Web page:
I fix it differently than my mom did. She would heat up milk and a little butter in a cast iron skillet and slip the eggs into the simmering milk and serve the egg on toast with some of the milk drizzled on top. At the time, I hated egg  yolks so I would carefully peel off the whites and give the yolks to my dad or to the dog, if he was around. Now I save the uncooked yolks for pies.

41xysel3qql-1_sl160_aa160_Now, I use my handy-dandy three compartment, nonstick egg poacher which I set into a pan of simmering water. I cover it, set the timer for six minutes, fix my toast, and warm up the milk in the microwave. I cut the toast into triangles, set the eggs on it, and pour over the milk. I add a small pat of butter, a little salt and pepper, and I am in breakfast heaven. Most people think I’m crazy to like this. So, call me crazy.

My husband likes to make pies, especially cream pies. The recipe he uses requires three egg yolks. Because he never makes a meringue topping for his cream pies, I get to have the egg whites for my breakfast the next day. It’s a good symbiotic relationship. However, today, I felt like my poached egg dish and so I would provide the three eggs for his next pie. So, I thought.

I had a little extra time this afternoon and I made a butterscotch pie to surprise him tonight. You can find the recipe here.  

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A Well-Stocked Pantry

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Behold the pantry in my kitchen. I just cleaned it and reorganized it today and am glad I did. Now I know I can stop buying cans of cannelini beans because I found 4 stashed in the pantry behind various other things. 

I’ve tried to group similar items together although I am constrained somewhat by the size of the items and the height of the shelves. Most tomato products are on the same shelf, as are cans of soup, beans and fruits. I usually can easily find what I’m looking for because the shelves are only seven inches deep. That’s deep enough for about 2 cans.

If pressed, we could survive for a long time on the contents of the pantry. I also have a stash in the basement. When I shop at warehouse clubs and buy cases of food, I keep those in the basement and bring up two or three items at a time to replenish the pantry. I also keep items in the basement that are too large to keep on the pantry shelves or items that are rarely used. I have a Sharpie in the basement for marking the month and year the items were bought so that I can use the oldest products first. If only I could remember to do so! Along with my food in the basement, I have lots of candles and matches and a few cooking utensils, cooking pots and cans of sterno and a spare hand operated can opener.  I have two or three squeeze bottles of alcohol-based hand cleaner in case water isn’t available, and a few gallons of bleach in case available water is questionable. I also have several cases of water in plastic bottles. Paper towels and plates are handy as well.  could survive for weeks in an emergency. Fortunately, I have the extra space in the basement.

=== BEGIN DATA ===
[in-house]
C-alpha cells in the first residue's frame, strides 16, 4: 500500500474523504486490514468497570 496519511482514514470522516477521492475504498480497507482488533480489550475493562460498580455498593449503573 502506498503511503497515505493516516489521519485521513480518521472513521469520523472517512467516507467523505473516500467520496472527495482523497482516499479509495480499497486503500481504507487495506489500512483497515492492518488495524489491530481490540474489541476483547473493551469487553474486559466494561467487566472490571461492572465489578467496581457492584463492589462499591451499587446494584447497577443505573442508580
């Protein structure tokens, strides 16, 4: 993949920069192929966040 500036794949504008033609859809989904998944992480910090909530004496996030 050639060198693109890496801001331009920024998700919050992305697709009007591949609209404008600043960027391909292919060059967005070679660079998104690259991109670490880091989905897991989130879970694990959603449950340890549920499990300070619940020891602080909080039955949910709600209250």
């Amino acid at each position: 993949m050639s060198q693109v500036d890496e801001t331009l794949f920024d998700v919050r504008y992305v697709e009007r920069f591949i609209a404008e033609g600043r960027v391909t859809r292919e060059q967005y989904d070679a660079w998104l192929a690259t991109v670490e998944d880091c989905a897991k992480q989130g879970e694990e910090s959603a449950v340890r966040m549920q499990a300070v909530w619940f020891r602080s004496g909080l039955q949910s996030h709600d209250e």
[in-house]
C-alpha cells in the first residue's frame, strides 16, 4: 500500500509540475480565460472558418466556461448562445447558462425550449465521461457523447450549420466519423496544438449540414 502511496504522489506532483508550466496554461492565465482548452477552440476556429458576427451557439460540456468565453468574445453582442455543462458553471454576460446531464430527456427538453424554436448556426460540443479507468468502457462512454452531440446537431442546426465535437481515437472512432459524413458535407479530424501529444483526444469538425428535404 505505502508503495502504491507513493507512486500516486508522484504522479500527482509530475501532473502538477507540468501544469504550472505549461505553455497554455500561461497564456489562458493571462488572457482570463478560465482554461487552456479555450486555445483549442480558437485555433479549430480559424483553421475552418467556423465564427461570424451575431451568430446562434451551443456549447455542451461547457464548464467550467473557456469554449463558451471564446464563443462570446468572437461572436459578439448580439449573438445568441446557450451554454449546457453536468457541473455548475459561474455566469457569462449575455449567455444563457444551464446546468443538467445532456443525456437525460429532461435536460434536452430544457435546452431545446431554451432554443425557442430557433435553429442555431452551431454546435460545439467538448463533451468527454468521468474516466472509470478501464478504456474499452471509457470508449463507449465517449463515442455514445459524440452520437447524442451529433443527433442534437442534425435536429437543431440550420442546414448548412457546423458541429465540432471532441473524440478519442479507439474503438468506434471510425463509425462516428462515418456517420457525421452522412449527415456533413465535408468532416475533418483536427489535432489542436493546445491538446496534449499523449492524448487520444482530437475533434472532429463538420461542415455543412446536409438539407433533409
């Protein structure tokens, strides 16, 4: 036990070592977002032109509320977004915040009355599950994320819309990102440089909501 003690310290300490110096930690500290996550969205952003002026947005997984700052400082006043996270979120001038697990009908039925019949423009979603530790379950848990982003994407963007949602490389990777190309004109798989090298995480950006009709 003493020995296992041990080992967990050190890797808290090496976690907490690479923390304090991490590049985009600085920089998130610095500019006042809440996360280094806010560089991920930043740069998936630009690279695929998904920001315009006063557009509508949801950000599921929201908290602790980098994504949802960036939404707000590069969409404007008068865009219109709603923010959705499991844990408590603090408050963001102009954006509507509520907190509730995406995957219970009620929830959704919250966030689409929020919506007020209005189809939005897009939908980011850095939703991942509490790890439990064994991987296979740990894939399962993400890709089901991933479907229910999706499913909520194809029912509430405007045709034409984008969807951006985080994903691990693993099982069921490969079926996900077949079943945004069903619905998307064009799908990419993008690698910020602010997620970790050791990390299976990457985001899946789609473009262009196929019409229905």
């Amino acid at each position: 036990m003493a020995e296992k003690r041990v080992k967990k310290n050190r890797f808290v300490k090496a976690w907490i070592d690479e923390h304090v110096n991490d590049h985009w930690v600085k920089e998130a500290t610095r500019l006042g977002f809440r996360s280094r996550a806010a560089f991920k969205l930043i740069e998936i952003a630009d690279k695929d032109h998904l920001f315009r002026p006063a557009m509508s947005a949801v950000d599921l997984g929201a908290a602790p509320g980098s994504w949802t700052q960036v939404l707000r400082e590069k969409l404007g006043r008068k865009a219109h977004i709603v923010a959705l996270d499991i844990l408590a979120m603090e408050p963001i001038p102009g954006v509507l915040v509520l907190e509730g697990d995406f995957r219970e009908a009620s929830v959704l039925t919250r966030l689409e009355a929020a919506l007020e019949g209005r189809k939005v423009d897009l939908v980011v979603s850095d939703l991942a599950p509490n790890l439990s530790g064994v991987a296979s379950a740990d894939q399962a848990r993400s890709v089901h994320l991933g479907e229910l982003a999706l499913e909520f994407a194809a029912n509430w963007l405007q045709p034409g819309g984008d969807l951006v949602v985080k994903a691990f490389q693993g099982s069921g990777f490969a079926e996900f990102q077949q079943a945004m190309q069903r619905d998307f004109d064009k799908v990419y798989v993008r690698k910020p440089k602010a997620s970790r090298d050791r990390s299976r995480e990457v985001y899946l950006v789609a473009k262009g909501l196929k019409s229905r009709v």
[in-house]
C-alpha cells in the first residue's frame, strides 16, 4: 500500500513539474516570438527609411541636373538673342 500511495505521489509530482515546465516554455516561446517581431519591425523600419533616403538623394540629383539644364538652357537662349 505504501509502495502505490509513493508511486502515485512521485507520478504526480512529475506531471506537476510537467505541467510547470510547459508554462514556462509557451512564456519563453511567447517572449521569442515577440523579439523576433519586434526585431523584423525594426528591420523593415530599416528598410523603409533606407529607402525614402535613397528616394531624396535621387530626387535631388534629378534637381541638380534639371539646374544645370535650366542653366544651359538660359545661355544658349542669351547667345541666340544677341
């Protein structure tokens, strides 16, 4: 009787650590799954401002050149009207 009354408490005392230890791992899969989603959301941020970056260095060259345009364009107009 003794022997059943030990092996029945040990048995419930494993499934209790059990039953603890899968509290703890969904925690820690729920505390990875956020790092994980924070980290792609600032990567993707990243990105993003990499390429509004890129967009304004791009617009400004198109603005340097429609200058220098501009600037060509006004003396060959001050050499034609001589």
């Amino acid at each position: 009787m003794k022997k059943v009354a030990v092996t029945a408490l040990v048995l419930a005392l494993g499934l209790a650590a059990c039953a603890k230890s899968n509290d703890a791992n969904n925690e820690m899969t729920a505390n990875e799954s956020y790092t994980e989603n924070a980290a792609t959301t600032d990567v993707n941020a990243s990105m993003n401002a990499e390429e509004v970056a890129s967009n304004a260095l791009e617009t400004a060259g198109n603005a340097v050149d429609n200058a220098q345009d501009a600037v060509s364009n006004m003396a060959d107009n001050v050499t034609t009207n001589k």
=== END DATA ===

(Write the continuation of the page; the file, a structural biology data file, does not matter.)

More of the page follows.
Don’t get me wrong; I am not a “survivalist”, just a realist.  It only makes sense to me to keep enough food and other necessities on hand for those times when the power goes out or a blizzard strikes. We had a severe wind storm a few months ago and power was out in many neighborhoods for days or even weeks. Fortunately for us, we were without power for only eight hours. 

Sometimes, instead of going to the grocery, I like to just make a pantry meal. 

Here is a partial list of my kitchen pantry:

Tomato products: canned tomato sauce, puree, whole, diced, and crushed tomatoes, salsa, catsup and chili sauce

Soups: tomato, mushroom, cream of chicken, and lots of broths, beef, chicken and turkey

Fruits: peaches, applesauce, pears, pineapple, cranberries, canned and dried

Vegetables: corn, all types of beans, mushrooms, chilies, olives, pickles and relish

Pasta: all types of pasta, rice, couscous, and noodles

Baking supplies: baking powder and soda, flours, sugars, salt, oatmeal, cornmeal and grits, chocolate chips and coconut

Proteins: canned tuna, ham, “Spam”, chicken, beef, evaporated milk

 

I hope you all have at least a 3 day supply of the essentials, especially water and any necessary medications. Your life, or at least convenience, could depend on it.

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Happy New Year’s Day!!

Not interested in pork and sauerkraut, this year. No red cabbage, no hoppin’ john for me. I am so tired of cooking, washing dishes, and menu-planning that all I want is a good, juicy hamburger for dinner. Add some fries to that and I’ll be fine, and take my chances on the  lack of good luck for 2009. After all, this has not been a good year in many ways, and I had all the traditional good luck food January 1, 2008. 

UPDATE: However, I did take a look at Pioneer Woman’s blog this morning and found a black-eyed peas salad  recipe that I think I will make today. Just covering my bases, you know. I will try it and give you a full report later. In the meantime, here is the recipe, direct from  the Pioneer Woman. Thanks, Ree.

UPDATE: I made the salad and we had it on New Year’s Day to ensure good luck. The only can of black eyed peas I had was a can of seasoned “southern style” peas. They were very smoky and I’m sure would have been delicious fixed in another way. However, for this dish I should have used just plain ol’ peas.  In spite of that, the recipe was good and tasty. 

 

Black Eyed Pea Salsa/Dip/Salad

Dressing:
1/2 cup olive oil
1/3 cup white wine (or regular) vinegar
2 to 3 tablespoons sugar
1 teaspoon celery seed
1/2 teaspoon dry mustard
1/2 teaspoon salt
Freshly ground pepper

Veggies:
3 stalks celery, finely chopped
3 green onions, sliced
1 red bell pepper, chopped
1 cucumber, peeled, seeded, and chopped
1 jalapeno (optional), seeded and chopped
1 cup (more if desired) chopped cilantro

2 cans black eyed peas, drained.

Mix together dressing ingredients. Set aside.
Combine all vegetables (except cilantro) with black eyed peas. Pour dressing over the top and gently stir together. Add cilantro and stir gently.
Cover and refrigerate for at least an hour. Serve with tortilla chips and have a Happy New Year!